Exhibitions at the American Antiquarian Society
The American Antiquarian Society (AAS), located
in Worcester, Mass., and founded in 1812 by colonial printer Isaiah
Thomas, has been a longtime institutional member of the ephemera
society. Its collections are unparalleled for individuals interested
in the history of American printing and culture in the United
States. Two of its staff members, Marcus McCorison, president
emeritus, and Georgia Barnhill, Andrew W. Mellon curator of graphic
arts, have received the ephemera society's highest honor, the
Maurice Rickards Award.
antiquarian society's web site, located at http://www.americanantiquarian.org,
contains three online exhibitions that should be of interest to
ephemerists. The first is entitled "Christmas Through the
Years," the second is called "Making Valentines: A Tradition
in America," and the third is "A Woman's Work is Never
Done." All are based in large measure on greeting cards,
prints, and other forms of paper ephemera in the collections of
the antiquarian society. They were mounted by Theresa Tremblay,
curatorial assistant, and Caroline Stoffel, online services librarian.
"Christmas Through the Years," the AAS's
first online exhibition, is a portion of a larger show assembled
by Georgia Barnhill and originally on view at the society in 1990.
It consists of five sections. "Origins of Celebrating Christmas"
starts off with a discussion of Christmas celebration from the
unenthusiastic Puritans, who ignored it, to the nineteenth century
when the holiday became a time for family togetherness and the
sending of Christmas cards. "Evolution of Santa Claus"
traces how Santa looked from before the 1820s, when he was a slim
figure, to the plump icon that we know so well today.
"'Twas the Night Before Christmas" focuses
on A Visit from Saint Nicholas, by Clement C. Moore, the well
known poem that contains a description of Santa Claus that illustrators
have adopted over the years for their artwork. Sections on "Santa's
Reindeer" and "The Traditional Christmas Tree"
complete the exhibit.
"Making Valentines: A Tradition in America"
was designed to show the development of the Valentine's Day card.
It is drawn, in part, from a 1995 exhibition curated by antiquarian
society staff member Audrey Zook.
The origins of Valentine's Day date back to the
third century when a Roman priest named Valentinus was imprisoned
for helping Christian
martyrs. Just before he was to be beheaded, he wrote a farewell
note to one of his friends, the daughter of his jailer, and signed
it "From your Valentine." This was on February 14; the
year has been lost to time. In England, celebrations associated
with February 14 grew during the sixteenth and seventeenth centuries,
and colonists brought the gleeful customs with them to the Americas.
At that time, expressions of affection on paper were handwritten,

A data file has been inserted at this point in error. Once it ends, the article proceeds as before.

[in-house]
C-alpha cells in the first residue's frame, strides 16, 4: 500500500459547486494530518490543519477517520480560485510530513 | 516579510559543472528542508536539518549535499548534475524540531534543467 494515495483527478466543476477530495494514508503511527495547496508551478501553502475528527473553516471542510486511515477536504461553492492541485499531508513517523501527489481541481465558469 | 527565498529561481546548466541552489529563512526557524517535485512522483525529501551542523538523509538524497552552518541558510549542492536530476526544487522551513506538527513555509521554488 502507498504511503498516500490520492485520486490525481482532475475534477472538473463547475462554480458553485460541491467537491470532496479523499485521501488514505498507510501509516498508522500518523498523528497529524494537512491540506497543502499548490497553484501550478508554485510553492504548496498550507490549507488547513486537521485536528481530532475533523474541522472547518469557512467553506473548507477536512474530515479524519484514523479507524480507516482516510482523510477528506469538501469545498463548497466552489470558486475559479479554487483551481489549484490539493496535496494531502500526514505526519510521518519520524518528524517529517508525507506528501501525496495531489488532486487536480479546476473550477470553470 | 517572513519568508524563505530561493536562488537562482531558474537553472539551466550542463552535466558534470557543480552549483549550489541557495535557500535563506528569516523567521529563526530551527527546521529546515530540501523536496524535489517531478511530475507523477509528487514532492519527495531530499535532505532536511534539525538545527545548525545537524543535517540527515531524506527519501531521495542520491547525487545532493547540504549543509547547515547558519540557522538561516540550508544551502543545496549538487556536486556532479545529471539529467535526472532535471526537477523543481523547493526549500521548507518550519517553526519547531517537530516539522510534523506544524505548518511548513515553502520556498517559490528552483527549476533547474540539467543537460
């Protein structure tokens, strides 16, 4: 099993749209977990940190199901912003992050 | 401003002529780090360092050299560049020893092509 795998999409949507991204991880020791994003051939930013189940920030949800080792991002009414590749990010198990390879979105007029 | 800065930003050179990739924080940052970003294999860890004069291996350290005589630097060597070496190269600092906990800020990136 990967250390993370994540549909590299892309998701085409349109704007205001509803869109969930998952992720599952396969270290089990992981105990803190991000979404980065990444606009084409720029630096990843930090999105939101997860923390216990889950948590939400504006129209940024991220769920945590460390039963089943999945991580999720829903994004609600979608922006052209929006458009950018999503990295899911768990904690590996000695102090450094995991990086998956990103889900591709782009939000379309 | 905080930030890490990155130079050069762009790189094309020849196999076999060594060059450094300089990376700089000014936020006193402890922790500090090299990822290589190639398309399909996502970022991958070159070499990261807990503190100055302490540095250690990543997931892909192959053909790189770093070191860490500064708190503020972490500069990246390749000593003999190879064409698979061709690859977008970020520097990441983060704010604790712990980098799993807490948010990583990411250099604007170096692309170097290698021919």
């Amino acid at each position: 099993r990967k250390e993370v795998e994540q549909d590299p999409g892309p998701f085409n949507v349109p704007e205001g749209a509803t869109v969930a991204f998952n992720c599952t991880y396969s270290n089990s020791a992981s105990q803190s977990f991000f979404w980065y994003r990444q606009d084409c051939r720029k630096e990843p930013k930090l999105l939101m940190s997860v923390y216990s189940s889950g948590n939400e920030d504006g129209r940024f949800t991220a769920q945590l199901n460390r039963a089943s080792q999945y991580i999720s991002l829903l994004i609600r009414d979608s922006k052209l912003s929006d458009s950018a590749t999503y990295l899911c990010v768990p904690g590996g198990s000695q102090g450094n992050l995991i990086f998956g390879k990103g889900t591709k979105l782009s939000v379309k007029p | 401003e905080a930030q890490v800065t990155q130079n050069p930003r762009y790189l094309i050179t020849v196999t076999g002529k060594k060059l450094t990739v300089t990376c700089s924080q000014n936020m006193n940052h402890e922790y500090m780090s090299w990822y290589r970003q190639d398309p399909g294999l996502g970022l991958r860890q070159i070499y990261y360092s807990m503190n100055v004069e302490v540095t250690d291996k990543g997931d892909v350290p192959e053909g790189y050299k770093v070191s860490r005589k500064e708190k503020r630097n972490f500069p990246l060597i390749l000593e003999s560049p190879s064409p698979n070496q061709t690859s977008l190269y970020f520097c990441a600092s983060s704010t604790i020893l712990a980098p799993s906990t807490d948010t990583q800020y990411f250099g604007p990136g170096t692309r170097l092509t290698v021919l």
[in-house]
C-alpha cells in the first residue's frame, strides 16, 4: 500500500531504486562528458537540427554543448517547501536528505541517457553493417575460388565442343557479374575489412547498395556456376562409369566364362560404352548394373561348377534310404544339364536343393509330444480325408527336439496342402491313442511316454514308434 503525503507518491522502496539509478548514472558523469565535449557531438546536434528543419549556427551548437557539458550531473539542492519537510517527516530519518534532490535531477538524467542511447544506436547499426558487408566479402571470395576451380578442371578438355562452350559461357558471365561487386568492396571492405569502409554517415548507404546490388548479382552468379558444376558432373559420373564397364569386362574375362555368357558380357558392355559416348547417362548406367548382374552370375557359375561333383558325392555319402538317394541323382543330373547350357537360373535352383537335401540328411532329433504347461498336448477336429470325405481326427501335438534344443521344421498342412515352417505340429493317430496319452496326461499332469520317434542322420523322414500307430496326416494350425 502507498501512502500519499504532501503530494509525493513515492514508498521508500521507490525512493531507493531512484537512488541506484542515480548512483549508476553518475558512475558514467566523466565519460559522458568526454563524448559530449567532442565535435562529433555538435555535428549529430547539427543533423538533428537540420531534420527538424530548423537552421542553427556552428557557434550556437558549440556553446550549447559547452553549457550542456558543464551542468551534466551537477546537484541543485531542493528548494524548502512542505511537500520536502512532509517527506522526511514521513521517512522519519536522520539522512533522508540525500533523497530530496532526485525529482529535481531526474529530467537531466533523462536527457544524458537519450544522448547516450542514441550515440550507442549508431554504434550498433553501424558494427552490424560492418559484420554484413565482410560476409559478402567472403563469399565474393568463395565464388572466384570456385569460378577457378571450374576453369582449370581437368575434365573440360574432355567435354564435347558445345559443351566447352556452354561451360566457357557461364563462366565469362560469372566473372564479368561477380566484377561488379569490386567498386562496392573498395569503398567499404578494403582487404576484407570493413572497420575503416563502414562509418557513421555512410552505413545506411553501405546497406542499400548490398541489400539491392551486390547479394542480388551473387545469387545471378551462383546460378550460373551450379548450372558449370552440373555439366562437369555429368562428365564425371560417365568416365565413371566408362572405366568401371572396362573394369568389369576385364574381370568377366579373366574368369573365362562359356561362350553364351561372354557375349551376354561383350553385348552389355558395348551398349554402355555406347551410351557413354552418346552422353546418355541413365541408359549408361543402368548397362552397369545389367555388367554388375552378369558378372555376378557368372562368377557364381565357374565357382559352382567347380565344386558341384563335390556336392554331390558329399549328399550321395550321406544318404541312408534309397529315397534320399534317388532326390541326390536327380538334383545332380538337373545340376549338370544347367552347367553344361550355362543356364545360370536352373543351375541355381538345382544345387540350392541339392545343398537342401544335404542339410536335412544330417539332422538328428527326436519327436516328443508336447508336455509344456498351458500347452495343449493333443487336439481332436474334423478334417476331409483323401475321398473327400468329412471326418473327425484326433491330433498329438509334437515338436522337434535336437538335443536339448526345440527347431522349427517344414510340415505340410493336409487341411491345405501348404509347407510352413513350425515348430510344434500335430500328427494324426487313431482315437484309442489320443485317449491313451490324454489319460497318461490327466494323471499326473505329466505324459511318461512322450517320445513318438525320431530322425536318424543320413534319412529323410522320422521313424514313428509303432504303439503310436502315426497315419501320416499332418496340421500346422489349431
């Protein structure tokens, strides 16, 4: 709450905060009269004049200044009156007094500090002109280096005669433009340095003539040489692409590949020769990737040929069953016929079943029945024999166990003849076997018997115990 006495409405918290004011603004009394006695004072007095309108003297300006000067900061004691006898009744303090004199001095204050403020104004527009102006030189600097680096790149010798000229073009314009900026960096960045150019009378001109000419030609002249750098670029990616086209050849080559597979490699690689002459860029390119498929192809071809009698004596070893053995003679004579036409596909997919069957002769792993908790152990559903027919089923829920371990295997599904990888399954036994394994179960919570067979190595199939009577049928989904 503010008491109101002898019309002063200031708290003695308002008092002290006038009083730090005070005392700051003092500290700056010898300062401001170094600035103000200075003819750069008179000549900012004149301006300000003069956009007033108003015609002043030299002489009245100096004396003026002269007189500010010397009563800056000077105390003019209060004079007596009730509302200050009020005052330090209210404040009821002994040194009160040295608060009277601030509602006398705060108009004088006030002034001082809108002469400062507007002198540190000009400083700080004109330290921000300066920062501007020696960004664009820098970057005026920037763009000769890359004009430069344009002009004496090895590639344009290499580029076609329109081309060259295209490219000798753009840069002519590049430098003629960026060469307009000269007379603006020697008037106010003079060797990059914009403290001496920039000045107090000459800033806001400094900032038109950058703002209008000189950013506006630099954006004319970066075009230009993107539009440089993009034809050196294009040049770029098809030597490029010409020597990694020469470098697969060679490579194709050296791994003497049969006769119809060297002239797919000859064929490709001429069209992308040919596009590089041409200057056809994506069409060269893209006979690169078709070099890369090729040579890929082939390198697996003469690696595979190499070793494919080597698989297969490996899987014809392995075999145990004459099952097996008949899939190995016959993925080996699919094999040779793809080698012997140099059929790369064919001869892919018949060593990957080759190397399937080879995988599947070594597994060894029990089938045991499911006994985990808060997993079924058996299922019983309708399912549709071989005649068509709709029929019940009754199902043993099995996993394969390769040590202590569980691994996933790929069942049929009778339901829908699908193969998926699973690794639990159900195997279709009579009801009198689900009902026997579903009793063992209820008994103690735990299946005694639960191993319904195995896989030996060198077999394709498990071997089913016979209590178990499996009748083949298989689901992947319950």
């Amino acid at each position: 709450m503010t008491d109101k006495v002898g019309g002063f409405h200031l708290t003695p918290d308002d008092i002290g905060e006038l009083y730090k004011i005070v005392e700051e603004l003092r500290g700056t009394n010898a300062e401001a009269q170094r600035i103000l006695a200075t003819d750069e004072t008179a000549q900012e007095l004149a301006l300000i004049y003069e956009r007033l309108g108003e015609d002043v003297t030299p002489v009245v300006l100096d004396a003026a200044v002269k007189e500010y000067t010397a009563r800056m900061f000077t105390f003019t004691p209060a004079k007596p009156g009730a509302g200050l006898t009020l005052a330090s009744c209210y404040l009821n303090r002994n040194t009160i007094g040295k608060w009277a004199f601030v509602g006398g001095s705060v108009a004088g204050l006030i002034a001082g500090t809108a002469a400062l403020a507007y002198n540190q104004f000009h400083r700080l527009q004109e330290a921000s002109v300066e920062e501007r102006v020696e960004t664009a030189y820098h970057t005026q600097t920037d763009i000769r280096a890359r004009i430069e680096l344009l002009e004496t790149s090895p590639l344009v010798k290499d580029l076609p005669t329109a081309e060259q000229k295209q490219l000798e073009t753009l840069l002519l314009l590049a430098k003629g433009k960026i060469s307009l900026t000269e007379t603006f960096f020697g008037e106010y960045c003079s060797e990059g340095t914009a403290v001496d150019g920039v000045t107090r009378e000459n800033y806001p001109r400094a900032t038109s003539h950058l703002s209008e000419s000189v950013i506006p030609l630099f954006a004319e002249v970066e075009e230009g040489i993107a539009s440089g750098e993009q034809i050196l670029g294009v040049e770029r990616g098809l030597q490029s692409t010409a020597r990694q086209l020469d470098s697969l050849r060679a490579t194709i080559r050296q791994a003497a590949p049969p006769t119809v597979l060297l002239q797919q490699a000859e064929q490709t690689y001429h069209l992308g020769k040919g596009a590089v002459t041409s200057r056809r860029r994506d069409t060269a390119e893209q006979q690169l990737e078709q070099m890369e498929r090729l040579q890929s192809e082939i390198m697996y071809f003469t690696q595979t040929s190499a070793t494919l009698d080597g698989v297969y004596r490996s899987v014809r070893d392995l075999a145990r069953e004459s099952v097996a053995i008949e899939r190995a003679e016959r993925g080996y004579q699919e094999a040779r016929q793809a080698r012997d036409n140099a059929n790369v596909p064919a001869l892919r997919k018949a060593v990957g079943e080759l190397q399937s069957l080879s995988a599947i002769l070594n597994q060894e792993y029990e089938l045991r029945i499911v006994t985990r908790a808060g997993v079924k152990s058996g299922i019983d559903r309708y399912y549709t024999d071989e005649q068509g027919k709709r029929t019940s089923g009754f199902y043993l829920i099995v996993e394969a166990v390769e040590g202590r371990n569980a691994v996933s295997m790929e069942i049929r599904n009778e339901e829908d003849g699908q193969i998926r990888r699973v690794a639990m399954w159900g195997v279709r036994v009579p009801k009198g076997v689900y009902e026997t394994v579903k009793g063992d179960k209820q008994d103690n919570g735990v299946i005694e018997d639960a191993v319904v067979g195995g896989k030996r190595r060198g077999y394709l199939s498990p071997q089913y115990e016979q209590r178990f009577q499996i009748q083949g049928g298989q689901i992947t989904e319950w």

handmade, and mostly hand delivered.
Fast forwarding to the nineteenth century, printing
advances as well as individual creativity changed the nature of
Valentine's Day greetings. Worcester, Mass., became a center of
Valentine card production, and Esther Howland, a native of Worcester,
established one of the first commercial Valentine card businesses
in the country in her hometown. The Whitney Company, also of Worcester
and founded by George Whitney, followed suit, carrying Valentine
card production well into the twentieth century, operating until
"Making Valentines" explains all of this
and uses colorful images to illustrate its text. In addition to
covering the origins of Valentines, their early development, and
Esther Howland and George Whitney, the exhibition features a section
called "Valentines in the Victorian Years." As the design
of Valentines became more extravagant during this period, the
simple beauty of earlier cards disappeared. Some were even made
with cardboard rests so that they could be positioned upright
for table display. Lace, satin fringe, and chromolithographs were
used freely, and such novelties as mechanical pullouts were crafted.
this time, Valentine card production became international. It
was not uncommon to see cards from Germany and England, especially
from Raphael Tuck & Sons, in the United States alongside Valentines
by Louis Prang of Boston and Howland and Whitney of Worcester.
Business was apparently good; many manufacturers enjoyed great
commercial success with their Valentines.
The third online exhibit in the AAS series, "A
Woman's Work is Never Done," just opened on September 19,
2001. It takes a look at women's work from before the American
Revolution through the Industrial Revolution, using selected images
from the AAS's vast collection.
Georgia Barnhill looks forward to more online exhibits.
"I like the idea of doing exhibitions that showcase a particular
type of material here," she said. "I'm referring especially
to collections such as menus, trade cards, rewards of merit, clipper
ship cards, etc. These are colorful and small in scale so that
they reproduce well and would serve as introductions to larger
amounts of material."
E. Richard McKinstry